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Steven P. Dandaneau
How will land-grant universities fulfill their democratic mission in an era of declining public support? A case study of Milton S. Eisenhower's presidency of Kansas State College (1943–1950) explores the entrenched ideological tensions with which land-grant university leaders must still contend, and through historical analysis illustrates key elements in their past successful navigation. Recognized today more often for his fraternal relationship to the 34th President of the United States, this paper argues that Milton Eisenhower, four times a university president and a long-time public servant in his own right, is a leader from whom much can be learned. It is argued, furthermore, that today's public higher-education leaders face challenges similar to those faced by Eisenhower, the resolution of which will determine whether the democratic heritage articulated in the Morrill Act of 1862 is preserved or abandoned.
Prospective leaders are frequently advised to know themselves. Such knowledge takes the form of an image, requiring the use of the imagination to create an identity based on some kind of self-concept. This process of looking inward is incomplete without also gaining critical distance from the self. Three prominent philosophers had offered heuristics to imagine oneself as somebody else. Plato asked, for example: what if you were no one – literally anonymous? How would that alter your perspective? Immanuel Kant suggested that you consider yourself and your situation from everyone's point of view and not just your own. And John Rawls asked, in regards to constituting a group or organization or even something so simple as a contract: what if you might be anyone, especially the least advantaged? Would the arrangement you presently favor seem fair to anyone? By adopting these heuristics and getting outside of one's self, a leader might avoid typical ethical failings and actually gain a more authentic self-concept.
Jeffrey L. McClellan
As there is not much in the academic literature of leadership that explores the historical and foundational roots of leadership culture within specific countries, this paper seeks to address this void. It does so by providing a conceptual model for exploring leadership cultural foundations by examining the motives, goals, and means of influence of leaders through an interdisciplinary review of the literature on social life in precolonial Ecuador. It then applies this model to understanding leadership in the precolonial societies of modern day Ecuador. In doing so, this article summarizes what is known about leadership within these precolonial societies, at the time just prior to the arrival of the Inca and the Spanish, in order to propose a model of precolonial indigenous leadership in Ecuador.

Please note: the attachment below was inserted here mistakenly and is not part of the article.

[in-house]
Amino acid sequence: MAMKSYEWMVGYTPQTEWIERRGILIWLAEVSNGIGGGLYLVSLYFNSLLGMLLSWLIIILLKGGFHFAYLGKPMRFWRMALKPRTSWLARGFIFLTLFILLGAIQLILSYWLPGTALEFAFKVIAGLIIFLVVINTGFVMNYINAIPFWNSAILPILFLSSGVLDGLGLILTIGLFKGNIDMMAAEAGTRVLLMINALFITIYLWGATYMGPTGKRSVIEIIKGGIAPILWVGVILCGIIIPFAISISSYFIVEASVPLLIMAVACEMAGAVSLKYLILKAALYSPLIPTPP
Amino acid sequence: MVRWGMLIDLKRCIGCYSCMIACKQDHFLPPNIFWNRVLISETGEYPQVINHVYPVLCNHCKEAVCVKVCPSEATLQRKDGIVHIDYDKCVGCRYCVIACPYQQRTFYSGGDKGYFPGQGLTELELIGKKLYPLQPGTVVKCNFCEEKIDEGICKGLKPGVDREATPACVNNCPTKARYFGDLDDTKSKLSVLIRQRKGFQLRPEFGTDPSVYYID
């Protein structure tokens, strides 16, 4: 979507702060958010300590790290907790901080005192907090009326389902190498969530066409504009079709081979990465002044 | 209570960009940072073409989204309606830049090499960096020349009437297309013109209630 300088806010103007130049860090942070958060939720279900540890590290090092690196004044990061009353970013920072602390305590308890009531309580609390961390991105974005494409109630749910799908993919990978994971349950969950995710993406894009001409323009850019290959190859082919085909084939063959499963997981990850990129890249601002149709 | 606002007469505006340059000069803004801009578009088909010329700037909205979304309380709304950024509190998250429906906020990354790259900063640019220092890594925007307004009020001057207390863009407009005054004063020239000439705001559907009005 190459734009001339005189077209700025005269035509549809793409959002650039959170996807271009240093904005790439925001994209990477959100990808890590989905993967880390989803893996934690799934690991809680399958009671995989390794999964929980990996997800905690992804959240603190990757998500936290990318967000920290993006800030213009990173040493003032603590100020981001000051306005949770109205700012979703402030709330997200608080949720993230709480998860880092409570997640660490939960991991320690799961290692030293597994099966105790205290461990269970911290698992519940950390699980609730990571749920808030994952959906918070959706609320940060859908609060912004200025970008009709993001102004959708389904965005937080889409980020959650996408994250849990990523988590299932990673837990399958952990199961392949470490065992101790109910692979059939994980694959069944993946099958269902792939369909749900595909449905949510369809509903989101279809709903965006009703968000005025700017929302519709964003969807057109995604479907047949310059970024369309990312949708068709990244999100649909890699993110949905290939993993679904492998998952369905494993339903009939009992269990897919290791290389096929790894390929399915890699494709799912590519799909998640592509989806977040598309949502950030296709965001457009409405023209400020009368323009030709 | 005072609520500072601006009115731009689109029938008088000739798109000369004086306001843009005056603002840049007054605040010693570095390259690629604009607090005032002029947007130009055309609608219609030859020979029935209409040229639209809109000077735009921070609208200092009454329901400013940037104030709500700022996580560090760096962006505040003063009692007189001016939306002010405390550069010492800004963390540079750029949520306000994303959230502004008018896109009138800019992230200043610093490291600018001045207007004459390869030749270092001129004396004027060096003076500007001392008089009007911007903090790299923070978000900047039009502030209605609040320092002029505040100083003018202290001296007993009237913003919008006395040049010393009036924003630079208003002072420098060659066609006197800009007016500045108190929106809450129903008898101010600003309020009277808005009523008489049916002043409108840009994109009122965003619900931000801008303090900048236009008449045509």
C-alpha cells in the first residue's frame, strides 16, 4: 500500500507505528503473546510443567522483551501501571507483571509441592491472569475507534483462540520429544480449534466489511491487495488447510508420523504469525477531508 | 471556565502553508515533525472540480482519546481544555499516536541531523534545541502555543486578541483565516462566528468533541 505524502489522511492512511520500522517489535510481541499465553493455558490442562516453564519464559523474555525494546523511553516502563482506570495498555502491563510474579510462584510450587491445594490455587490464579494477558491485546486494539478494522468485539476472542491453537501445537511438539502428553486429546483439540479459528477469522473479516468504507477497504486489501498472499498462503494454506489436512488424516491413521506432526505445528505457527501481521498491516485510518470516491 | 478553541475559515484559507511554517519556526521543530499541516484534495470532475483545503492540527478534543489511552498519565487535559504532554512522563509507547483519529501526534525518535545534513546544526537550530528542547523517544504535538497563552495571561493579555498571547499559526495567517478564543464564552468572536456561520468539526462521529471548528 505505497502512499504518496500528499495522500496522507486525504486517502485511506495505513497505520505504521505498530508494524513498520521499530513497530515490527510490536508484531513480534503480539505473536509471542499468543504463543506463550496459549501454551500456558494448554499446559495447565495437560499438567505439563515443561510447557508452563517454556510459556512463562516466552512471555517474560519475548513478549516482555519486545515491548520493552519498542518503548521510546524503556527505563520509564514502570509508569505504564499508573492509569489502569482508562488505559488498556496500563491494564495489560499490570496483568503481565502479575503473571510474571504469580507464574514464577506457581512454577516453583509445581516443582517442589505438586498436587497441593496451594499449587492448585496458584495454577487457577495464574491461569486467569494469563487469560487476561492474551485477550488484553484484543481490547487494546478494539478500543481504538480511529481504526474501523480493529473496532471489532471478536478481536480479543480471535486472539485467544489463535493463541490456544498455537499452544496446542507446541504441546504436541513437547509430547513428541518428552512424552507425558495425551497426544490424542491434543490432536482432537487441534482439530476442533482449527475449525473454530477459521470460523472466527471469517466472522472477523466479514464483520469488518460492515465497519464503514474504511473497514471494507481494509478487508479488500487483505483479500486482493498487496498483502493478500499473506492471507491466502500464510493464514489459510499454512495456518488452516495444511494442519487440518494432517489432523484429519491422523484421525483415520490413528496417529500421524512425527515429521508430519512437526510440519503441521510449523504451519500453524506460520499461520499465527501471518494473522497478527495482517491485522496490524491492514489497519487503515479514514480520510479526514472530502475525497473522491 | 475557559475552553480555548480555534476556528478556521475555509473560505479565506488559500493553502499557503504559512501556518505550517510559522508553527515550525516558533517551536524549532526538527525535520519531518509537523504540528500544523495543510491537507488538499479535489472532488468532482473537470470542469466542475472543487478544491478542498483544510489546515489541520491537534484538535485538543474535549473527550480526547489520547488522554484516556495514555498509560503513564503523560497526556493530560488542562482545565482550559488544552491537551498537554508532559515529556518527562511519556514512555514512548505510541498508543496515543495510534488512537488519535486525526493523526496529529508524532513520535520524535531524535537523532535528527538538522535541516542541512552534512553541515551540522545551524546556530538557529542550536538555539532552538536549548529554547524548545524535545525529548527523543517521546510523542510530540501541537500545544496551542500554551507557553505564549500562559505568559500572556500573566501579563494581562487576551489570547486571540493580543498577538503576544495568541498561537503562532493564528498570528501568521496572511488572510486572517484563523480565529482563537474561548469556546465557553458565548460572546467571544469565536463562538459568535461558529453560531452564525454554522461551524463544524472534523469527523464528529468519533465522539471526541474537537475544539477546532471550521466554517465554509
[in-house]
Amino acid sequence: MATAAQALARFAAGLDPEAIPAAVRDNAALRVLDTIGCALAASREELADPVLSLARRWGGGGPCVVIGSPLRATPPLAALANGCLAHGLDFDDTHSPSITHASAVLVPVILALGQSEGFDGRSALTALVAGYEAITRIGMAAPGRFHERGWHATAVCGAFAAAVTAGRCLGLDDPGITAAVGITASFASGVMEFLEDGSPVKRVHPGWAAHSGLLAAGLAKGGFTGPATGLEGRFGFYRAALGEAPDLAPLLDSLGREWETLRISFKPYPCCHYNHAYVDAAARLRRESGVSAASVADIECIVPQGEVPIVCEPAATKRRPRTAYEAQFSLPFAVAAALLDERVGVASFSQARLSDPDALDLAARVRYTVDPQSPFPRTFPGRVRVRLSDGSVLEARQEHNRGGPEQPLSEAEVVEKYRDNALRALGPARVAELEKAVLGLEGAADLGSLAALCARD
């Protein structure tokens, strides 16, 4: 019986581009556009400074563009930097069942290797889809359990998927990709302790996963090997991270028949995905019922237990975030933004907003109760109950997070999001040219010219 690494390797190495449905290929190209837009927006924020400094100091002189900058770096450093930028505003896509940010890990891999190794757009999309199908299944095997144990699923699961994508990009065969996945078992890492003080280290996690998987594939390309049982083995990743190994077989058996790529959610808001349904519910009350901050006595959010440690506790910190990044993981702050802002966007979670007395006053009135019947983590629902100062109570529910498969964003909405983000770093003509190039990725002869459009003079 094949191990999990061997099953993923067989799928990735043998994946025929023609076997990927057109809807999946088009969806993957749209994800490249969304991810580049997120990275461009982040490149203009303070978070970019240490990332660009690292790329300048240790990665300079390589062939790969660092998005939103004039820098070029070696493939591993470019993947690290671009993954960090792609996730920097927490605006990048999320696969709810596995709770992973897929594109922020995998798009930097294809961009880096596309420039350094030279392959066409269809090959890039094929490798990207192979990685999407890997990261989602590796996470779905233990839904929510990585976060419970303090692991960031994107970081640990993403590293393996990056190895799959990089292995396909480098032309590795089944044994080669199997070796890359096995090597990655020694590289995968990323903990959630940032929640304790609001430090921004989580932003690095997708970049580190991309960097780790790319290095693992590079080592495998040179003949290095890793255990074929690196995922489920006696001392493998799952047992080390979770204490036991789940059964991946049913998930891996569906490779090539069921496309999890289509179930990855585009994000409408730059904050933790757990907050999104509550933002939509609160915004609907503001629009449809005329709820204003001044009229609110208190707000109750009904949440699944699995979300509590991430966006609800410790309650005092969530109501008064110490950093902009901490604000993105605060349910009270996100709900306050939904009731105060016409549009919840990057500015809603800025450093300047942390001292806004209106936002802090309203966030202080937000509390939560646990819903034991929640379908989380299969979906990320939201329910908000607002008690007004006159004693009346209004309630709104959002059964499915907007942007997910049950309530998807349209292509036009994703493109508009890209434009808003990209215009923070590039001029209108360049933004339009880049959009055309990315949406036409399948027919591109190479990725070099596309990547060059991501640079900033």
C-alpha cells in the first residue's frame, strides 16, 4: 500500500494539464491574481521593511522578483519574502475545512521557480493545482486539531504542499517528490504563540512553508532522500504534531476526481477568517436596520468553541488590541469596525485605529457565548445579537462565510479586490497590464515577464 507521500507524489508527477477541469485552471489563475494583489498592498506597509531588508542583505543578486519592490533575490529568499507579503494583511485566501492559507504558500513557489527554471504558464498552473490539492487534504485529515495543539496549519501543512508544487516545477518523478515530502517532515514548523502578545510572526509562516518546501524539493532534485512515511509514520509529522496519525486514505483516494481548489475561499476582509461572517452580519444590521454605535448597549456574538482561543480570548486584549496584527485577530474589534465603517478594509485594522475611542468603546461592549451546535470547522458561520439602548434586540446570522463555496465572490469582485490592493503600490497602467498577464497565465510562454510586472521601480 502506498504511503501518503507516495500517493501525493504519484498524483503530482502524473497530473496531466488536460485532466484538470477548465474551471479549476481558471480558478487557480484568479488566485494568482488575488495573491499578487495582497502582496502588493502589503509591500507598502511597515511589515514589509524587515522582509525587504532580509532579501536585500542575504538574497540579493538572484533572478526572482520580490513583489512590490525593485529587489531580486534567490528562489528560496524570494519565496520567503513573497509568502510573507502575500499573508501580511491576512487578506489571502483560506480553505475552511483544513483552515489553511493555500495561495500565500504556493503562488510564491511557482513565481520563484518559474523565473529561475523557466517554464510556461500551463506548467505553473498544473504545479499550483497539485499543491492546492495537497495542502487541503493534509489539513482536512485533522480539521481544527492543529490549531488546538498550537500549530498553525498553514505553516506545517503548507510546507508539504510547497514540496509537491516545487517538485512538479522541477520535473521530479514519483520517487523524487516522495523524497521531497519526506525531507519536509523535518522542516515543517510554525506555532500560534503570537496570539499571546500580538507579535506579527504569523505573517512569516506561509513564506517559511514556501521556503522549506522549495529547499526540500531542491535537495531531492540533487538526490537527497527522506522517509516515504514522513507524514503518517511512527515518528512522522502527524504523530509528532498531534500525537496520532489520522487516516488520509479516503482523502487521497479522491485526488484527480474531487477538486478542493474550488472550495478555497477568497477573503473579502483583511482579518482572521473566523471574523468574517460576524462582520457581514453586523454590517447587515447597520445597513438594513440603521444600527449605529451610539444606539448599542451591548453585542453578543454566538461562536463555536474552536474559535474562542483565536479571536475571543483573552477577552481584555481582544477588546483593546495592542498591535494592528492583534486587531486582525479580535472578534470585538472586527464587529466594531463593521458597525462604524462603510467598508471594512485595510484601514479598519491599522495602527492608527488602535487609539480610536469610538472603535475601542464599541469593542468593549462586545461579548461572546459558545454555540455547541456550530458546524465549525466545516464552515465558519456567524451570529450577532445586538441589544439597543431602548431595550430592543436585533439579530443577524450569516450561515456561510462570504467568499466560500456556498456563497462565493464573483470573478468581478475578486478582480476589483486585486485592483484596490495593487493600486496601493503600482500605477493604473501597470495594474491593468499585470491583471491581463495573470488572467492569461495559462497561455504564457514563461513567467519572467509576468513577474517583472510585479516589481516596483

David Chrislip, Jill Arensdorf, Timothy Steffensmeier and Mary Hale Tolar
This paper focuses on leadership in the civic arena. Over the past four decades the field of leadership studies has moved away from a narrow leader-centric focus to a more expansive view that includes other dimensions such as the leader's relationship with followers and the fulfillment of the needs of both leaders and followers. But this progress within the field has not been matched by a similar shift in popular cultural conceptions of leadership. Our hypothesis is that the dominant cultural narrative of leadership with its central focus on the authority of the leader is inadequate for making progress in the civic arena. We need a more capacious and flexible conception of leadership to help address complex civic challenges. In this paper we explore the dominant cultural narrative of leadership and its communicative practices. We analyse the civic context to which leadership must respond. We discuss corrective experiments that attempt to make leadership more responsive to this context. We define the gap between how the dominant cultural narrative describes leadership and what's needed in this particular context. Finally, we ask the field to help reshape this dominant cultural narrative to reflect contemporary understandings of leadership within the field and to help advance the study of leadership in the civic context through research, pedagogy, and practice.